Grades/Level: Upper Elementary (3–5), Middle School (6–8)
Subjects: Visual Arts, English–Language Arts
Time Required: 3–5–Part Lesson
Two to three class periods
Author: J. Paul Getty Museum Education Staff

For the Classroom


Curriculum Home
Lesson Plans
Image Bank
About Contemporary Art
Glossary (RTF-38KB)

Lesson Overview

Students work individually and in groups to compare and contrast two chairs that were made in different time periods. They will then create a collage depicting an historic scene inspired by artist Nicole Cohen's video installation that incorporates historic and modern imagery.

Learning Objectives

Students will be able to:
• compare and contrast two chairs made in different time periods.
• design chairs inspired by a modern-day replica of an 18th-century chair.
• construct a group collage of an imaginary setting from the past.
• write a story about a time travel adventure that answers the questions, "who, what, when, where, why, and how?"

Materials

• Images of room paneling made in France about 1725–1726, and the 18th-century desk chair attributed to Etienne Meunier
• Printouts of 18th-century chairs that inspired Nicole Cohen: The Chairs: Inspiration for Nicole Cohen's Installation Please Be Seated (one copy per group of three to four students)
• Background information about and images of Nicole Cohen's installation Please Be Seated
• LCD projector and overhead projector
• Drawing pencils
• Colored pencils
• Paint
• Large sheets of butcher paper
• Scraps of assorted fabrics
• Scissors
• Photocopies of photographs of each student
• Poster board, cardboard, and various found materials
• Glue and/or tape

Lesson Steps

Note: Words in bold below are defined in the glossary for this curriculum (see "For the Classroom" links above).

1. Display images of the French, 18th-century room paneling and the desk chair by Etienne Meunier that can be seen in the room. Discuss with students the details they notice, when the room was created (in 1725–1726), where the room was located (in France), who they think lived in the room, how the room was used, and why they think the room was used in this way. Lead a discussion about the room and Meunier's desk chair using the first two paragraphs from the "Questions for Teaching," found in the Image Bank or by clicking on the image of the desk chair in the Materials section above.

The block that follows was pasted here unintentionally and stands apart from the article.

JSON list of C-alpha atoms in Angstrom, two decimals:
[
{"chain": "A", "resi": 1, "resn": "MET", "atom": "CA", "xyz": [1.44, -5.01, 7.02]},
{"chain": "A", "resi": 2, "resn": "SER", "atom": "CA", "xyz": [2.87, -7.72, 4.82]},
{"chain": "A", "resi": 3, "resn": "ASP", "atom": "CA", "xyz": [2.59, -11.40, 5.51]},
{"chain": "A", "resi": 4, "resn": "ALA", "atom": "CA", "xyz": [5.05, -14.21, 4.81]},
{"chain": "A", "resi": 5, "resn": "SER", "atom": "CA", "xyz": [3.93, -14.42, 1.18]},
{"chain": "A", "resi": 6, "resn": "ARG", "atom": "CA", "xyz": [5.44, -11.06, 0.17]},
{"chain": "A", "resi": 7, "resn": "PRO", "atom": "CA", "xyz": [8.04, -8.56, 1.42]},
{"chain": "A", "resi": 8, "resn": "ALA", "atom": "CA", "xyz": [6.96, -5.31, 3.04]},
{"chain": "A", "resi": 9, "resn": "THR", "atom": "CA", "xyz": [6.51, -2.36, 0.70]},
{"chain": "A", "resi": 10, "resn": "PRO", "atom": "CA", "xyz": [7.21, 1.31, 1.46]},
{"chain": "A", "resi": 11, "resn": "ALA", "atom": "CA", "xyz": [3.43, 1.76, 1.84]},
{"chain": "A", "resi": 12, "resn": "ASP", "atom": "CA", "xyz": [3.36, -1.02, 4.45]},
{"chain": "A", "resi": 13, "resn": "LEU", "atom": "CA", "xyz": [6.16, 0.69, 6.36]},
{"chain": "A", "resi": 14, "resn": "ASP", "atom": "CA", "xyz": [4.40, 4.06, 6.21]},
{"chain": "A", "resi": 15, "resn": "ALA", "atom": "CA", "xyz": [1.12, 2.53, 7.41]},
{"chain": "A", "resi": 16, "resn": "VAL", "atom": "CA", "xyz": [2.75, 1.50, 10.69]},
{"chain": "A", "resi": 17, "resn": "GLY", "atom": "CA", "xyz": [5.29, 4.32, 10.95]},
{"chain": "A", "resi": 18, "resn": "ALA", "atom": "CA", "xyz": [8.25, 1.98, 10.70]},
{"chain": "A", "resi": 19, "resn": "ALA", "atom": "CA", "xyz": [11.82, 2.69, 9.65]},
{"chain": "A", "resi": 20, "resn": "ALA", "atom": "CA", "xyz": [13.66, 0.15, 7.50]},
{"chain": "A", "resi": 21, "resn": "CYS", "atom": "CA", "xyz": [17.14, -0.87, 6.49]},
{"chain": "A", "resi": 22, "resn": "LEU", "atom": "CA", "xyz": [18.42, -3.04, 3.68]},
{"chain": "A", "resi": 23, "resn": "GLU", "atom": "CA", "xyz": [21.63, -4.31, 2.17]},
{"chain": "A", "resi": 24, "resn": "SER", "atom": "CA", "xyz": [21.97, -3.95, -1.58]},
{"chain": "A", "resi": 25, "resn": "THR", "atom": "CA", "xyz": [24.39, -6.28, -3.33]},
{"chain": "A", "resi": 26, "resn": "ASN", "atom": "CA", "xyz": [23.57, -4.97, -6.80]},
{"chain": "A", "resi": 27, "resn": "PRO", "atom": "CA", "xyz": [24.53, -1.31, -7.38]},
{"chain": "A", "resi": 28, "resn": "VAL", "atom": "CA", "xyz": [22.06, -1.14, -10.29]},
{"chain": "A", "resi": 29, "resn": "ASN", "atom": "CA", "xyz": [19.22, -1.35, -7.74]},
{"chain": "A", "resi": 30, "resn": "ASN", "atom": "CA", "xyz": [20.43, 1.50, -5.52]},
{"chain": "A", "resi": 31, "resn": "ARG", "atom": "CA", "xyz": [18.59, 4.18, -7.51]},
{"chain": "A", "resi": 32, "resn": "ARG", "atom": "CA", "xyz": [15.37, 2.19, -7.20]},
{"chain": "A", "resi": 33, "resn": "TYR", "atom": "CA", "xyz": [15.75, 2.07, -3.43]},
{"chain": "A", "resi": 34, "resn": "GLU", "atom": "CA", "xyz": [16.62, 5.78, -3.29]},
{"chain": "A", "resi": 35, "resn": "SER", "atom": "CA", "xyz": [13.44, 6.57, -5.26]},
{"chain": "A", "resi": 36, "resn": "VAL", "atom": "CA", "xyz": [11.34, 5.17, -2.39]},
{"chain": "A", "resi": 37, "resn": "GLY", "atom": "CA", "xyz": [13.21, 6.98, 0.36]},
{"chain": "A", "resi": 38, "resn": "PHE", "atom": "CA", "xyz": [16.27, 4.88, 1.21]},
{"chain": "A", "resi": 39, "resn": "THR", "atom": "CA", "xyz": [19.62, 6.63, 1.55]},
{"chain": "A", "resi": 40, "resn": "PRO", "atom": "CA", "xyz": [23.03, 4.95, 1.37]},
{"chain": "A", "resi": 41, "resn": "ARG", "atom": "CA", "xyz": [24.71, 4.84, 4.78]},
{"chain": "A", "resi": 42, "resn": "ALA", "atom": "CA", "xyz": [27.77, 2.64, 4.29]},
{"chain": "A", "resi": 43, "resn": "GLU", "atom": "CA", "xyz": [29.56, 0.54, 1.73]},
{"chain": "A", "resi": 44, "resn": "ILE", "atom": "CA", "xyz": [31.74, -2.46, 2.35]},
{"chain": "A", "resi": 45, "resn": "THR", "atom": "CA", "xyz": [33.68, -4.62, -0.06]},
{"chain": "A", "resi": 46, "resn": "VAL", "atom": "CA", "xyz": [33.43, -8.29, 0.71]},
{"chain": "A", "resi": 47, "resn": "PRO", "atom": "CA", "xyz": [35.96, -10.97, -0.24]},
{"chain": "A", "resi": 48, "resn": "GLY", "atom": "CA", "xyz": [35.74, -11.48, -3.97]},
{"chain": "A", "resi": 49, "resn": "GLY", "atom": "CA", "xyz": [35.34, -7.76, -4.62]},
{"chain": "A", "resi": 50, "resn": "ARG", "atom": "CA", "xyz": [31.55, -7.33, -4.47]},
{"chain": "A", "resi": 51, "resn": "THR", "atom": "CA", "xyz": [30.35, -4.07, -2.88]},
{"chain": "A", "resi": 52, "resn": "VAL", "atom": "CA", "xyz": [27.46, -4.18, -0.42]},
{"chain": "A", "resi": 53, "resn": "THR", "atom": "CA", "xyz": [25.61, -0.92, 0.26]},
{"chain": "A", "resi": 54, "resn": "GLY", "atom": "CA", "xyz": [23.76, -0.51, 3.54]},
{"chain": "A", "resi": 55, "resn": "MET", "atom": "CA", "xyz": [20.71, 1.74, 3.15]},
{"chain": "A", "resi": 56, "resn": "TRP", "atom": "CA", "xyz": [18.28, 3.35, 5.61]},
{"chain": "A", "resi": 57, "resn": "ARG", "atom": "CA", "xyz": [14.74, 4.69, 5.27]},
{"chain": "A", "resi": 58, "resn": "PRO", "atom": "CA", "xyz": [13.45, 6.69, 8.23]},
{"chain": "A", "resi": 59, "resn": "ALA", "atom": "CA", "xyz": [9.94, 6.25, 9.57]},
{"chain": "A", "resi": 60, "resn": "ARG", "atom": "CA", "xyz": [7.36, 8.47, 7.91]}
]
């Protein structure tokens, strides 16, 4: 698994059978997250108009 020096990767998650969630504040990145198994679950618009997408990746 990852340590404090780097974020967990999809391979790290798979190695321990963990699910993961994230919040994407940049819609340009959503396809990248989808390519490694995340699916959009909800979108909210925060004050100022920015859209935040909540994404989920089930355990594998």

2. Split students into groups of three or four students. Assign each group a printout of one of the 18th-century chairs from the Getty's collection on this Web page: The Chairs: Inspiration for Nicole Cohen's Installation Please Be Seated. Instruct each team to describe their assigned chair in detail, including how they think the chair looks and feels.

3. Pass out drawing pencils and paper, and instruct each student to sketch his or her group's assigned chair. To facilitate close-looking, tell students to notice the details of the chair and include those details in their own sketches.

4. Display an image of Nicole Cohen's white replica of Meunier's Desk Chair (refer to the Materials section above). Facilitate a discussion about the creative process of making an object that is a reproduction of an original object. Which elements of the original chair design did Cohen keep in her replica? Which elements are new? Have students write out the similarities and differences between the two chairs on a piece of paper.

5. Have students return to their own drawings of Meunier's chair. Pass out colored pencils and tell each student to add new details to his or her sketch, just as Cohen chose to add new elements to her replica of Meunier's chair.

6. Display an image of Nicole Cohen's installation Please Be Seated (refer to the Materials section above). Ask students to share their observations about the space. Explain that visitors would sit in the white replica chairs in front of video cameras and watch video screens where they could see themselves inserted in historical chairs in different settings. These settings include galleries in the Getty Museum and real rooms in French palaces, such as Versailles.